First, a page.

My Ring: Concept To Creation


Designing a custom engagement ring is well worth it.  Take the time.  

The best part about my ring is that when you see the inspiration images and look at my final ring, the first thought is “of course, it had to be that”—it’s all you can see!

The custom design process is essentially this: Visualization, CAD (computer aided design), render, production, delivery.

Let’s follow the process of my ring.

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First my fiancé had to provide inspiration to help the designers conceptualize his vision. Cue Pinterest inspo! 

Since I work in the engagement ring industry and I often come home with a new favorite style, Sam decided it best to only reference my long-standing design obsessions, nothing fleeting. The starting point was a vintage Cartier engagement ring that now graces Mary Kate Olsen’s finger.  I respect the Cartier design house and appreciate fully the detail and intricacies of that ring.  The other two influences were to drive modifications to the over-the-top ring by Cartier. Some mix of the double bezel with a lot of metal, and the faux bezel with claw prongs and a dainty band.  Bezels and metal work have always been a draw for me. I love the security and solid nature of bezels but always look for details in the through-finger view. I love subtle things that make the simple, spectacular.

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After A LOT of back and forth, this is where my fiancé landed. The concept was “simple for everybody else, special to me.” That means the top down view (what most people see) was simple. A faux bezel and faux split band with claw prongs.  What I see is the through-finger view and side view, and that was designed with spectacular detail and intricacies. An under gallery with the petal details and a hidden rope, only visible to me when I take the ring off and put it on my night stand. 

Looking at the three inspiration images and looking at the final line drawing and CAD render, it’s hard to visualize a different outcome. It takes each image into account in some way. 

Keep in mind that how the ring turns out is determined by hundreds of small decisions, for each element you choose, you are narrowing your path and the ring starts to solidify.  For example, it was important to Sam that the inner rope went all the way around the inside of the band. This meant the designer couldn’t split the band all the way through. This is how the faux split came to be. It was a prioritization of design elements.





Find lots of pictures.  You are not expected to know industry terms like: faux bezel, claw prongs, split shank, in-channel detailing, gallery design, etc. Your personal design consultant and your designer can help you with that. However, it is helpful to have images to reference for each view of the ring (top view, side view, through finger view). Saying, “ I like the prongs from image A, the side view of image B and the band of image C,” is perfect.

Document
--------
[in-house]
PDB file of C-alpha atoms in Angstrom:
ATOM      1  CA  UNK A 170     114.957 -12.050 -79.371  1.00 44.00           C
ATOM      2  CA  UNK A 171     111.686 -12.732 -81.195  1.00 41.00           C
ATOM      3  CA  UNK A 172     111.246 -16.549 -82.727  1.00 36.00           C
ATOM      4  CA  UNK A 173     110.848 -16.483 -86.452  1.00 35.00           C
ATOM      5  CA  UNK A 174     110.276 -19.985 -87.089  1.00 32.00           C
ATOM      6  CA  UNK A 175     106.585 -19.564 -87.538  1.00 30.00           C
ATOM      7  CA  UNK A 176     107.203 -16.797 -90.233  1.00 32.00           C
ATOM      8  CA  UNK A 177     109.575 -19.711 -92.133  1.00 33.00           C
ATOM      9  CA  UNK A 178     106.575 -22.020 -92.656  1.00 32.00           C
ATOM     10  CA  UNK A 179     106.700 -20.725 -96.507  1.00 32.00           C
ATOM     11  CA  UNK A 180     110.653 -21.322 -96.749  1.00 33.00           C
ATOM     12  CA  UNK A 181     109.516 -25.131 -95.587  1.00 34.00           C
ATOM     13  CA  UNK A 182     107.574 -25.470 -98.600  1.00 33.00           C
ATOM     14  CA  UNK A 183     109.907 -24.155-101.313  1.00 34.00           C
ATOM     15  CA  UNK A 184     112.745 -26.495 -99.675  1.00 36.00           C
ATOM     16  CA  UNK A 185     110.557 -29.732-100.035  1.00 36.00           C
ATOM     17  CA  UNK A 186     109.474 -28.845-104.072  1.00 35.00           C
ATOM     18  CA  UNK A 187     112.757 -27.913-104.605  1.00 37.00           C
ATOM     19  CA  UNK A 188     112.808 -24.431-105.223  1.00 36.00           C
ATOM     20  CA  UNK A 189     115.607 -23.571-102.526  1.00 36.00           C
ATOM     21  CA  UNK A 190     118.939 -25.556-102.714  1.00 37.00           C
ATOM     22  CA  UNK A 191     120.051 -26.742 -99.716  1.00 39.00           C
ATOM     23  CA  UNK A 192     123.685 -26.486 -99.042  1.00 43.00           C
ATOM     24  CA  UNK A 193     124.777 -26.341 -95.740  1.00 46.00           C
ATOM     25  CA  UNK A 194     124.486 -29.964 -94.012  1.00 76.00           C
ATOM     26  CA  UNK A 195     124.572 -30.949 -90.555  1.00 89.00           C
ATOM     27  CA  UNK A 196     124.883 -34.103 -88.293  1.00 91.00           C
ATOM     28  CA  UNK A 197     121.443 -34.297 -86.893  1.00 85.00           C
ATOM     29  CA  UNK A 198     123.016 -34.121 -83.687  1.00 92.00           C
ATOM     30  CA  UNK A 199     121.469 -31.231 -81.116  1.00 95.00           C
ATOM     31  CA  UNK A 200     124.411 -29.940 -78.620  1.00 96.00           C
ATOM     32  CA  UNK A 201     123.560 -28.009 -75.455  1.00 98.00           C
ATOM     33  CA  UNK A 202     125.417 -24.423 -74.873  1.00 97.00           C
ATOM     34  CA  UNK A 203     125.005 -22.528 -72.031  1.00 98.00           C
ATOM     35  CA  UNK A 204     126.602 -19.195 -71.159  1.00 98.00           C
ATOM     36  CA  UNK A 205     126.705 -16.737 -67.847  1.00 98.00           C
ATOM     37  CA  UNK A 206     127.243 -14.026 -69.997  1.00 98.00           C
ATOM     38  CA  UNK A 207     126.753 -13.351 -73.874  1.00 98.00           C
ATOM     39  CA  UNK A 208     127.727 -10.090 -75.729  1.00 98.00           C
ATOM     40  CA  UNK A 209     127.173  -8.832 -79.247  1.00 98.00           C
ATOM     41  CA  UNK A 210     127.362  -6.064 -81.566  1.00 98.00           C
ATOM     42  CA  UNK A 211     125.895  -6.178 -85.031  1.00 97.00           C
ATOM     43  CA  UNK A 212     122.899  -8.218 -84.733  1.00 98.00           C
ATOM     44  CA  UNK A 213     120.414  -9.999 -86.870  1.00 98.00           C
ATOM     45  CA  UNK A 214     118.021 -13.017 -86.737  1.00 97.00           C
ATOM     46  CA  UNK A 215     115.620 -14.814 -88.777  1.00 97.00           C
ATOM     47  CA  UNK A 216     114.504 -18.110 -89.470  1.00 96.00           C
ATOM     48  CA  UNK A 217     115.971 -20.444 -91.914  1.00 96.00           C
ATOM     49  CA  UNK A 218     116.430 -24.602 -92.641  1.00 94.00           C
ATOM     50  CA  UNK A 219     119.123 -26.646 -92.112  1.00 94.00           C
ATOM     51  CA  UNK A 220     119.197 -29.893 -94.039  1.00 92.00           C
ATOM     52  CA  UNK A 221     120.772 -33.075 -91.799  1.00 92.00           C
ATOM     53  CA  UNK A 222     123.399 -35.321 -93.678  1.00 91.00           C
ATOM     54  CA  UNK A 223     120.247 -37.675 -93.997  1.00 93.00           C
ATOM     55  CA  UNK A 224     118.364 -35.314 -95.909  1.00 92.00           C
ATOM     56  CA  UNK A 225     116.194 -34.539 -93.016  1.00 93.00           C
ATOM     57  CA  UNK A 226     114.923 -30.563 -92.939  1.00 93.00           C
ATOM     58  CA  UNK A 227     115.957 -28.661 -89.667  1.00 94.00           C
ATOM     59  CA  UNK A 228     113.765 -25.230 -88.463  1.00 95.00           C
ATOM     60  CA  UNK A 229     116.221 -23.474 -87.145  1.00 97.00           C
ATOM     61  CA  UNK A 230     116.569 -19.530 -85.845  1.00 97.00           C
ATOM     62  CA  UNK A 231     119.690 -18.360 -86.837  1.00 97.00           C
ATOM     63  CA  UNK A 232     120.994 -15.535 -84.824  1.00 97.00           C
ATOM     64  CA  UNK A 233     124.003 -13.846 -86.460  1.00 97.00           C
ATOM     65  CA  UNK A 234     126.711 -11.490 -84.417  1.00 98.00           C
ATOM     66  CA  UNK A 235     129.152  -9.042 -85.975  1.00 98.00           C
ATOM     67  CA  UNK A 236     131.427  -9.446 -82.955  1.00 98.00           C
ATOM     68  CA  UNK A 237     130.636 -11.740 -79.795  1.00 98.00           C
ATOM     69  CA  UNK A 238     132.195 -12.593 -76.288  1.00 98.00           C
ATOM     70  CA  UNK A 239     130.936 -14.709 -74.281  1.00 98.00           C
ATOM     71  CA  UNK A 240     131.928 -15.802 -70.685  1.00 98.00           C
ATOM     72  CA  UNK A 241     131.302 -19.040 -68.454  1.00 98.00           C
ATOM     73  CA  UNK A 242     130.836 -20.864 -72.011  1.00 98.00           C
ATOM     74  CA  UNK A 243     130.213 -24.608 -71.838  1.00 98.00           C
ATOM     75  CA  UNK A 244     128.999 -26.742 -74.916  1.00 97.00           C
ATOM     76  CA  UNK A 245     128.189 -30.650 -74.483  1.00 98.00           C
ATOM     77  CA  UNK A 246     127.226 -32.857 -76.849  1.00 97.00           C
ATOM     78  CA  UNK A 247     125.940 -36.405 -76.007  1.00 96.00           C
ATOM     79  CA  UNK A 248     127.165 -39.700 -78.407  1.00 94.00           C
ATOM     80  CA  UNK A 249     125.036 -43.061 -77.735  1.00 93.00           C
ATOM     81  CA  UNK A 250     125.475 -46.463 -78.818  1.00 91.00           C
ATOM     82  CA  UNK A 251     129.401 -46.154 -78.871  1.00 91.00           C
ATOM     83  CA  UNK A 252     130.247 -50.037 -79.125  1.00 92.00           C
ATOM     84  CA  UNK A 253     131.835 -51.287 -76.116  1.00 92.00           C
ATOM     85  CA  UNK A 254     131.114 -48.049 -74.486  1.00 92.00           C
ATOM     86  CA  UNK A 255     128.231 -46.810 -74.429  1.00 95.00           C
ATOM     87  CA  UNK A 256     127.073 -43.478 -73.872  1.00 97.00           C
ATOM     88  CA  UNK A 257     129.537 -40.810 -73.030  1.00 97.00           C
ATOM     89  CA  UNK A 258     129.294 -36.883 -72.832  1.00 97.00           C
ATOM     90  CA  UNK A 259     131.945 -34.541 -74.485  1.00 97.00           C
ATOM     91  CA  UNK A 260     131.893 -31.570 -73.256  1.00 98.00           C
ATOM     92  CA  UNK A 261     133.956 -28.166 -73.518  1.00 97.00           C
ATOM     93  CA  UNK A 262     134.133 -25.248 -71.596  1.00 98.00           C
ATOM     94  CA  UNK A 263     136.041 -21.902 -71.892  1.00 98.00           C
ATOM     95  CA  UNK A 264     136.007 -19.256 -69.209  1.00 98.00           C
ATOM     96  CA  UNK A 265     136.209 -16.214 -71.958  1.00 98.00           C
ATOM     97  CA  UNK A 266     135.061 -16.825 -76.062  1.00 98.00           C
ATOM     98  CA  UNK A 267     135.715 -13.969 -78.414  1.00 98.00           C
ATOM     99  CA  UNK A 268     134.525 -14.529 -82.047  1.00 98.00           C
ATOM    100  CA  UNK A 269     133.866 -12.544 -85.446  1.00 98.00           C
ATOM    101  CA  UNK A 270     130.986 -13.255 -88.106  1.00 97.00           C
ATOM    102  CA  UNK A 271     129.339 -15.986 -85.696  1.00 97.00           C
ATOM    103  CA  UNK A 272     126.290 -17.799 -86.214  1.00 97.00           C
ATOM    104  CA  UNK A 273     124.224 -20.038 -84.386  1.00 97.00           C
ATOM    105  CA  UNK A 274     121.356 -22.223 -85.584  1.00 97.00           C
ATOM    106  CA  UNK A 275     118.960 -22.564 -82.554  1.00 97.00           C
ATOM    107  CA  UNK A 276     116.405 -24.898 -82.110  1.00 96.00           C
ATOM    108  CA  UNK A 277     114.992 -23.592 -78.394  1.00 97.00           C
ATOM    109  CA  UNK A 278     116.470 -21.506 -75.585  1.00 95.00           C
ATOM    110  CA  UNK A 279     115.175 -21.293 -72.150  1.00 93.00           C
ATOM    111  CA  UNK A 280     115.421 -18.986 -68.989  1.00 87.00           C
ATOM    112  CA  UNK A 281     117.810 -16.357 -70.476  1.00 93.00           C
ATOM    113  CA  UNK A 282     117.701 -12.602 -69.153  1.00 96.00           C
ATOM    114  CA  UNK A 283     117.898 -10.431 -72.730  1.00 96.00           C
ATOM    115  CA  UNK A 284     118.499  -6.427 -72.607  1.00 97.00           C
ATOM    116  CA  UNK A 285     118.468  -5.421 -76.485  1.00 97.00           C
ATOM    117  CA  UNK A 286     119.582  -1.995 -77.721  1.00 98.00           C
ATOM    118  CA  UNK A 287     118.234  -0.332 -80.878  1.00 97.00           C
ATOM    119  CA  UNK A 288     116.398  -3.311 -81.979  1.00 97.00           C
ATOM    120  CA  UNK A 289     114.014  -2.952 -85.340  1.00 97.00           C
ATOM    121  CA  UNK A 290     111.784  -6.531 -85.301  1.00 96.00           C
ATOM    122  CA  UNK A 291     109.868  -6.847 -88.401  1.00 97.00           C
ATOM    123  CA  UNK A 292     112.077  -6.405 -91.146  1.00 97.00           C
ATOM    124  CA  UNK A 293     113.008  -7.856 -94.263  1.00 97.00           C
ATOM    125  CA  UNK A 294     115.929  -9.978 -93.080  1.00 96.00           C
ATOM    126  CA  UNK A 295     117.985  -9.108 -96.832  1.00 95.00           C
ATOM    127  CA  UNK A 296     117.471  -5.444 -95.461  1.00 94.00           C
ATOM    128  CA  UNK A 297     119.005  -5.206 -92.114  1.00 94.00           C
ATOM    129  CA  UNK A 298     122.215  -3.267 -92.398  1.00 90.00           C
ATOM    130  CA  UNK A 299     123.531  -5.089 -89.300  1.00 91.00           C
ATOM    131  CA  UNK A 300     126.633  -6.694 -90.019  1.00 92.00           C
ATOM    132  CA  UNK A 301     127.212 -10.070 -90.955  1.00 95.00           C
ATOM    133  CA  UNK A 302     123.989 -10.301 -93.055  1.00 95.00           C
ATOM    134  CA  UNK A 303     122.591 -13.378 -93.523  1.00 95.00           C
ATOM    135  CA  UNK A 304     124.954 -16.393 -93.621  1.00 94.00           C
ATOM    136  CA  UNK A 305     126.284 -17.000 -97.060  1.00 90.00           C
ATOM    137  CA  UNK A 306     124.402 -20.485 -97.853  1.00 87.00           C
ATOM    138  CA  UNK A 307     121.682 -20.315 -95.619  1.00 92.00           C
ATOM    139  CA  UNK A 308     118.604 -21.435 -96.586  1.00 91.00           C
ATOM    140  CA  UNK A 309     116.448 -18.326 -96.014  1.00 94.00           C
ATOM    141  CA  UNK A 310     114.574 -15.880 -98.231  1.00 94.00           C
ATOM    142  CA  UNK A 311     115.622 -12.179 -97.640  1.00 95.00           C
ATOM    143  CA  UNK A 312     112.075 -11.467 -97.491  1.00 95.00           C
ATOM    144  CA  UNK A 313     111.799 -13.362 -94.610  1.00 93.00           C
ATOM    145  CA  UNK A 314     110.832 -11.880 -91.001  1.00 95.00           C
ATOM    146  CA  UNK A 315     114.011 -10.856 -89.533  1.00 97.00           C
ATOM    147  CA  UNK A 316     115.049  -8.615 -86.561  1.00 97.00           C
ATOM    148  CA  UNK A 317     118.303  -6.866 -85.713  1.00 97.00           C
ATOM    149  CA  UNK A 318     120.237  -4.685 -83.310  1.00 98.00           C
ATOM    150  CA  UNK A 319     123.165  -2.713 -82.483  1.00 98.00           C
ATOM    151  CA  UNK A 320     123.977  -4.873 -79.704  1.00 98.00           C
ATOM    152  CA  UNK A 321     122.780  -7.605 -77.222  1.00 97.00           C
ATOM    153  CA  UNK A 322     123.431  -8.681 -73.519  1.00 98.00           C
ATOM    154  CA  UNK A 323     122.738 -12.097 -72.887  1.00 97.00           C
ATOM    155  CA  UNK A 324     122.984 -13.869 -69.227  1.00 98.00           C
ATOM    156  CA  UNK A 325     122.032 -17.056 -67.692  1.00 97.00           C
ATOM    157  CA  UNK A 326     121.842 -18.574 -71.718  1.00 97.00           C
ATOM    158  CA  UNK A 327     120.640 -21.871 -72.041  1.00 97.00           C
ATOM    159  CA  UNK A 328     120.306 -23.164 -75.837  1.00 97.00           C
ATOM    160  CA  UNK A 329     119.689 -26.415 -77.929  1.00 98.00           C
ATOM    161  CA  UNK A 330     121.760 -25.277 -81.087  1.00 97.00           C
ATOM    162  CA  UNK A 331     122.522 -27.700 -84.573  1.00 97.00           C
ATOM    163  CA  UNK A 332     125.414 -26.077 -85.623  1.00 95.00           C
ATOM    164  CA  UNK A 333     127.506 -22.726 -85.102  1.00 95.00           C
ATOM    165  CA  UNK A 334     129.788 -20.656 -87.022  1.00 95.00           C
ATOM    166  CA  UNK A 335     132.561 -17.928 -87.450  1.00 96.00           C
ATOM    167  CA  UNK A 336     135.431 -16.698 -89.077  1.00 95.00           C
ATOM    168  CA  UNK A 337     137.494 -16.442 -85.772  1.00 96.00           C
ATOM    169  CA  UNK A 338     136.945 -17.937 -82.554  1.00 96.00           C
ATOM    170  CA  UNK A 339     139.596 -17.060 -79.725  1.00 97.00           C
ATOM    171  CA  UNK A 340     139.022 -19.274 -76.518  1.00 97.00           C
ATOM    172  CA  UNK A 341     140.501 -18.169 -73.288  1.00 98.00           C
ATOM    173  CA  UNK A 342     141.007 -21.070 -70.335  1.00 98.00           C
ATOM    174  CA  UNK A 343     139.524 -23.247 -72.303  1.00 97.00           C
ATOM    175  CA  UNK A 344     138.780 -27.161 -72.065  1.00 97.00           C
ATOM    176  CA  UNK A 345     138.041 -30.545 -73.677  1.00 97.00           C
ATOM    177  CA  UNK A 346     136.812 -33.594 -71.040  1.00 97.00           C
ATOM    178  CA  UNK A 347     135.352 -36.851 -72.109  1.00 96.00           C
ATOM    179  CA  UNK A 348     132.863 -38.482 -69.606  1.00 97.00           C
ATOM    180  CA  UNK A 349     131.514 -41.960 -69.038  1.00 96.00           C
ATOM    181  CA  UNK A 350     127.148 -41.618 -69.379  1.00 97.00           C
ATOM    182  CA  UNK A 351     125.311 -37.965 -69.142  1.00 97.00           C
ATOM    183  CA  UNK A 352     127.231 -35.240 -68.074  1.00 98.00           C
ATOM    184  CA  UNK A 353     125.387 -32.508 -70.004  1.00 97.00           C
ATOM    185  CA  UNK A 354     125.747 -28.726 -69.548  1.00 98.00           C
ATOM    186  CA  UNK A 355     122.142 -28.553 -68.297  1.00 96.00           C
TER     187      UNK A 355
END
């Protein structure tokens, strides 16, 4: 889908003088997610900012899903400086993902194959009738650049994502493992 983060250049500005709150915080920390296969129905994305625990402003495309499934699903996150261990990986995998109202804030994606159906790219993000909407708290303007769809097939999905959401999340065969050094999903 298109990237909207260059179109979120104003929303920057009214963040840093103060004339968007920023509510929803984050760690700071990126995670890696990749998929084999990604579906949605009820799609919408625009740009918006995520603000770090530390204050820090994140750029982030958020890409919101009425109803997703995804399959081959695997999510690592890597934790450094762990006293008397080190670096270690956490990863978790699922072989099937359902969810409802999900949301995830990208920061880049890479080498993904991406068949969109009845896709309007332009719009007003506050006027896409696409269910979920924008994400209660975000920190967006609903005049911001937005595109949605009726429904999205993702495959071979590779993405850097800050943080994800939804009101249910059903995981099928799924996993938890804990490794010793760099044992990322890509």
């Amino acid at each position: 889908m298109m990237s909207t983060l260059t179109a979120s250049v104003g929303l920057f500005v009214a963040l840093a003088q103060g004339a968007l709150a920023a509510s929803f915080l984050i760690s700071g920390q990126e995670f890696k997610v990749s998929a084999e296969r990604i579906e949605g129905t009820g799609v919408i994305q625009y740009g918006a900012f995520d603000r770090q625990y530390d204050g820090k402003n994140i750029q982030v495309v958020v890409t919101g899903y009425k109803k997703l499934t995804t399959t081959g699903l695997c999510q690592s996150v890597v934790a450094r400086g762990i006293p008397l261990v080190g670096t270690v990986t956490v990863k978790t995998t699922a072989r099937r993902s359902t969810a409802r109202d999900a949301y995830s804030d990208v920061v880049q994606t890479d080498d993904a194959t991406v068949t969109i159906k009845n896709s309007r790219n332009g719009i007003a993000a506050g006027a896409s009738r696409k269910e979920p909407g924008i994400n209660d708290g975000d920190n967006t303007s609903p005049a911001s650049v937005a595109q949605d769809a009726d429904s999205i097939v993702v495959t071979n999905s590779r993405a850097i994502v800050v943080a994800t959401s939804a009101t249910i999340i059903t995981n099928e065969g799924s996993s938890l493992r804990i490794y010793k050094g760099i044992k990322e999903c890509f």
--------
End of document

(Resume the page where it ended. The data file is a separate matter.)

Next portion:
It’s okay to let the designers use their own discretion in making design decisions.  For example, if you only have a top view of a ring you like and want created but you don’t have a profile view and have never really thought about it; say “the designer has creative freedom on the profile view of the ring.” Remember you can always change it after they make a recommendation. It can be easier to edit than to come up with it on your own.  In my experience, pieces done in this kind of collaborative way are some of the best, because this is what the designers do everyday. 



Decide what’s important to you for day-to-day wear.  Do you use your hands a lot for work? Do you plan to wear a wedding band or a stack of bands? Do you want the ring to be something you wear everyday or will you be mindful and take it off during workouts or for gardening? This matters because if you use your hands a lot and don’t want to have to be mindful about the ring overall, you’ll want a low setting, with secure prongs. This one simple piece of input will start the designer off down a very specific path. 



In my opinion the most important view is NOT the top view.  It’s the gallery, or through-finger view.  This is the view YOU see when you are driving, typing, looking down at your ring. It’s the view that is yours. It’s not for other people. Do not ignore it.  For me I look at petals with small accent stones—intricate, detailed and beautiful, it never gets old and it surprises most people when they get a glimpse.  Now, you don’t need this detailed of a side view, but just make sure to think about it. Even for a simple solitaire, the difference between a peg head and a trellis is huge.  See below to see a few different profiles of a simple white gold, round cut solitaire. 

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There are thousands of engagement rings from trendy mass merchants to small design boutiques.  Odds are that you can find something perfect for you without having to design your own piece.  For us the design process wasn’t because we couldn’t find a beautiful ring, it was because we found many beautiful rings and wanted to combined our favorite elements of each into one ring!


To read more check out our forever Forever Artisans design story:

Sam Kohnke